Prelude & Fugue

Johann Sebastian Bach

Prelude & Fugue in G major


About this work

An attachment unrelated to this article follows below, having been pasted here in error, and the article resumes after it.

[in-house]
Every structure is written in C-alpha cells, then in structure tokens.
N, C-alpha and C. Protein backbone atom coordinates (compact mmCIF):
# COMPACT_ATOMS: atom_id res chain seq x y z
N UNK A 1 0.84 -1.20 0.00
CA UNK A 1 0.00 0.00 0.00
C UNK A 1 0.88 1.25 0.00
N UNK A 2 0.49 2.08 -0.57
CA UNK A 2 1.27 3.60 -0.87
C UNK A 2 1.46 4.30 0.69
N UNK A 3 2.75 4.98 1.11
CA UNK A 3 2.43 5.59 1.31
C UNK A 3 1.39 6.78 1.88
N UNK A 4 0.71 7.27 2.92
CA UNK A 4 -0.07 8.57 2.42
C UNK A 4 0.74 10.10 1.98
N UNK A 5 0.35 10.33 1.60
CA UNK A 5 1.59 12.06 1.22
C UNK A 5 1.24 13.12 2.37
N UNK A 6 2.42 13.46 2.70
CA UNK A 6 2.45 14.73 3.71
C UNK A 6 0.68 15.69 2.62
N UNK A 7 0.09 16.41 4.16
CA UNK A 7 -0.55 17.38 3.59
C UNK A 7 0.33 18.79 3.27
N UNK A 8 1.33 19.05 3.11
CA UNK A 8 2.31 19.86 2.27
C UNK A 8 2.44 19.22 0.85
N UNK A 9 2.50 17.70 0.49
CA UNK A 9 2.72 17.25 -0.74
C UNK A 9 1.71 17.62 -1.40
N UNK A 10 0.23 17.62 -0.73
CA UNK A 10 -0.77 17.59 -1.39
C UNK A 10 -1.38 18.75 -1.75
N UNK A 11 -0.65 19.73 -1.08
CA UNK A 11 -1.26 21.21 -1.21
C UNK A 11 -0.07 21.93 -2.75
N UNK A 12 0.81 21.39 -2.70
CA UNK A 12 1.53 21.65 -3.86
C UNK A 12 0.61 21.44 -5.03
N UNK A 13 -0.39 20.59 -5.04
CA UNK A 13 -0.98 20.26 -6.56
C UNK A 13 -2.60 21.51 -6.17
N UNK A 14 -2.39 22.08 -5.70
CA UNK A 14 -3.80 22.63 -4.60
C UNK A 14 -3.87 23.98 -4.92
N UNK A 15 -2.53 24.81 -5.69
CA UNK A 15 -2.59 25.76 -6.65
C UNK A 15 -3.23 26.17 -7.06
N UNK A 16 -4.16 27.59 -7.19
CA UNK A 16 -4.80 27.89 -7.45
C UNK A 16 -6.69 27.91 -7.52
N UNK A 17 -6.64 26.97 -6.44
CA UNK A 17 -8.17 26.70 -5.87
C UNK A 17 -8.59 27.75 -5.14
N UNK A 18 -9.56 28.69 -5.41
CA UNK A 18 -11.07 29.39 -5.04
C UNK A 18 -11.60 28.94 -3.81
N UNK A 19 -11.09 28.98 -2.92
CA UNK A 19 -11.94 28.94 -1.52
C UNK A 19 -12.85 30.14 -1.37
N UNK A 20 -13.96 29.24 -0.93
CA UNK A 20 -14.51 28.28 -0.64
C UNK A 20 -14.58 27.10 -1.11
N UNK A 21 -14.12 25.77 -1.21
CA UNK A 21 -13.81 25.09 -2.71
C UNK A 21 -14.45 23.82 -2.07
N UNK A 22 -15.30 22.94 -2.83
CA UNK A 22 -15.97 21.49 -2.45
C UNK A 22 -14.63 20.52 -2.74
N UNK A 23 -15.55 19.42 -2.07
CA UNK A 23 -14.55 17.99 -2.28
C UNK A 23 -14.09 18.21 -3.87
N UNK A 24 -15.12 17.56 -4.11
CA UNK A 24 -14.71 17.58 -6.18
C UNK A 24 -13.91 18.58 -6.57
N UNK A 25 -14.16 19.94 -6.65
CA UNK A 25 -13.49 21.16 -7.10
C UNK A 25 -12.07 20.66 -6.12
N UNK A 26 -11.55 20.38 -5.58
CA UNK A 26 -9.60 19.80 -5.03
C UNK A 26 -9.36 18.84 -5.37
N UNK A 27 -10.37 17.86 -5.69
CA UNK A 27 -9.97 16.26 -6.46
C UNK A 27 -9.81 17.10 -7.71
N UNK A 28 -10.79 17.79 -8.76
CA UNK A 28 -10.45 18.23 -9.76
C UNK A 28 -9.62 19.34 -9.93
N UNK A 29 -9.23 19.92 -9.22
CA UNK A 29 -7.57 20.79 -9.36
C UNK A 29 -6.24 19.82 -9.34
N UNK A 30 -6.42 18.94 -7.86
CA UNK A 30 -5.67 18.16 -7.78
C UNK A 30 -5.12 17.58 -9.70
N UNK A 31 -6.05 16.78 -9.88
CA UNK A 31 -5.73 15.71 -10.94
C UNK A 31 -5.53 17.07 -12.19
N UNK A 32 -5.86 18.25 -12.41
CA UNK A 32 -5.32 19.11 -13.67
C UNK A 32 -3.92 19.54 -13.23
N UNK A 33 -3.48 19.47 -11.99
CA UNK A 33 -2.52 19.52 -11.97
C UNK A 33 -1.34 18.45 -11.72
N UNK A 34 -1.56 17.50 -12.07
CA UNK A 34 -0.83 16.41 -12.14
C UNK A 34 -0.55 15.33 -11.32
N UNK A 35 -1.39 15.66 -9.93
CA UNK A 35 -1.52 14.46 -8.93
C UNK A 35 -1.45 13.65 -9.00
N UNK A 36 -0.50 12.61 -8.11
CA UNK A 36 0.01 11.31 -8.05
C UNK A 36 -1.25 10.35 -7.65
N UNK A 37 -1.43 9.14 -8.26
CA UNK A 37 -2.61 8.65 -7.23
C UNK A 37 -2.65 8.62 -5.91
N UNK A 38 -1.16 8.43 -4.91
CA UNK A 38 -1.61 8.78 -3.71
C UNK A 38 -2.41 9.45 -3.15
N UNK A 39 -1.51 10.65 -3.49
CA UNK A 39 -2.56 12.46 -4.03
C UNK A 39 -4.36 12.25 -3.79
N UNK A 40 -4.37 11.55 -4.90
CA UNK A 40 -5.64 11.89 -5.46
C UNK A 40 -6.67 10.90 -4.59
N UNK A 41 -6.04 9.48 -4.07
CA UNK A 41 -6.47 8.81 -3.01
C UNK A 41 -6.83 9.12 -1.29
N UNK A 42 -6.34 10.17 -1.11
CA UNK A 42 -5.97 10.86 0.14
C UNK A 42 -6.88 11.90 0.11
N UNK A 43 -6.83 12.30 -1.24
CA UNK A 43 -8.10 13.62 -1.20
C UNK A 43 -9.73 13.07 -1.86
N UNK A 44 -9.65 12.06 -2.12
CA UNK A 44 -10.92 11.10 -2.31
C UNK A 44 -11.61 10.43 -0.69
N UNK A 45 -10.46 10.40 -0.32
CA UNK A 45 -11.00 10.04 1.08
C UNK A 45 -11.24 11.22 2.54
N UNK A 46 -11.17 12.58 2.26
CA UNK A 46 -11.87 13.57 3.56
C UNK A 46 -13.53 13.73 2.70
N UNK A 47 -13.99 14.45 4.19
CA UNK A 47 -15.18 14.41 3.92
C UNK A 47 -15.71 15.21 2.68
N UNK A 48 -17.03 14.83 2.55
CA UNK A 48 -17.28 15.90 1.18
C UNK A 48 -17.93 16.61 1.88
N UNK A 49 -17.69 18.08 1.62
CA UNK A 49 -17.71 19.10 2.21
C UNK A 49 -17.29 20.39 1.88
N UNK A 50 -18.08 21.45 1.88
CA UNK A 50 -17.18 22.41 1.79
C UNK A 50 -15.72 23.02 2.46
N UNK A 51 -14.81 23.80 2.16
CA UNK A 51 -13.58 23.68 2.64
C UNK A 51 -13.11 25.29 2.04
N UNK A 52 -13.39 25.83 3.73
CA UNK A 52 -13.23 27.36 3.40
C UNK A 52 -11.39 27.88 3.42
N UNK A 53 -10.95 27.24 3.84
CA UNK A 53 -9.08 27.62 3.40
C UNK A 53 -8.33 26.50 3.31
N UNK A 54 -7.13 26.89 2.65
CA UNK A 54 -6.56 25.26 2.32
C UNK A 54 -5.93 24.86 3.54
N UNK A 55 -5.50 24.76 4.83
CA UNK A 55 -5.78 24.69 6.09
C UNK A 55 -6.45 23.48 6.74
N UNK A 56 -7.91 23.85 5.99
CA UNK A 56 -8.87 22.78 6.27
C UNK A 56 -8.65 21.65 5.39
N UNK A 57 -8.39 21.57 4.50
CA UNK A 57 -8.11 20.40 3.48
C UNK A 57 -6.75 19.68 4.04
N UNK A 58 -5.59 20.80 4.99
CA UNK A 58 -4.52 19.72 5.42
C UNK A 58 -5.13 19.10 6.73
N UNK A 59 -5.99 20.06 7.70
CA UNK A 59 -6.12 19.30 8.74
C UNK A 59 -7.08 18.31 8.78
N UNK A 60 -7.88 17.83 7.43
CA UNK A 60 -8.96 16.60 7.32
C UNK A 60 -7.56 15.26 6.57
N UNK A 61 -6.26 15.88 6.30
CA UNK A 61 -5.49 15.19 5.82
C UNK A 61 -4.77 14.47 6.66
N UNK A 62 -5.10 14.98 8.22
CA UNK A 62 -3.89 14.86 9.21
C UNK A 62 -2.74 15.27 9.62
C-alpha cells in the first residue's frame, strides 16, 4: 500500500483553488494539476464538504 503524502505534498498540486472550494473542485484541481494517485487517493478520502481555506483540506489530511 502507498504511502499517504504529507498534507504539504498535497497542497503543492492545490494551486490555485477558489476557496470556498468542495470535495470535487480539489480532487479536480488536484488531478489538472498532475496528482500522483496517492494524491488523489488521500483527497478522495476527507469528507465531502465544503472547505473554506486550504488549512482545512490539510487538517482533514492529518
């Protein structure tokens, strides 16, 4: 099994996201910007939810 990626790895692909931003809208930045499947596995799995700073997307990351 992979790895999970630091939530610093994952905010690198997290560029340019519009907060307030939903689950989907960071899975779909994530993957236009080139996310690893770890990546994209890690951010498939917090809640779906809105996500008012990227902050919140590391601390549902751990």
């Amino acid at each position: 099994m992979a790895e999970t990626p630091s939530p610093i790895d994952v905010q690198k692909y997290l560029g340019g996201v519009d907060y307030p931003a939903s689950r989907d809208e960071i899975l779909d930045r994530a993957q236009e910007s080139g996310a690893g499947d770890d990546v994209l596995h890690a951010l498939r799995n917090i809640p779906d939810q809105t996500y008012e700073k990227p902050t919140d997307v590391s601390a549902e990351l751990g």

This Prelude and Fugue was probably written during the latter part of Bach's tenure in Arnstadt (1703-1707), where he served as organist at the Neue Kirche. Thus, it is an early work and while it may not be a major achievement, it still exhibits the composer's craftsmanship in contrapuntal writing and structure. The piece opens with a joyous, lively theme that centers largely on a four-note pattern that is often mirrored in the harmonies of the left hand, giving the Prelude plentiful contrapuntal, if not fugal properties of its own. The music here works up a quite glorious and triumphant sense, making the listener wonder just what Bach might have in store for the listener in the fugue. The fugue colorfully opens, rising from subdued middle- and lower-range sonorities where the four-note motif is drastically altered and then turns rhythmic and agitated, but also exhibits a joyous manner in its graceful drive and breathless energy. The music seems to be building toward some grand climactic moment throughout the entire fugue, but only revels in its increasingly glorious rhythmic drive. The piece ends modestly triumphant after it briefly ascends to the highest ranges. This colorful work typically has a duration of six or seven minutes.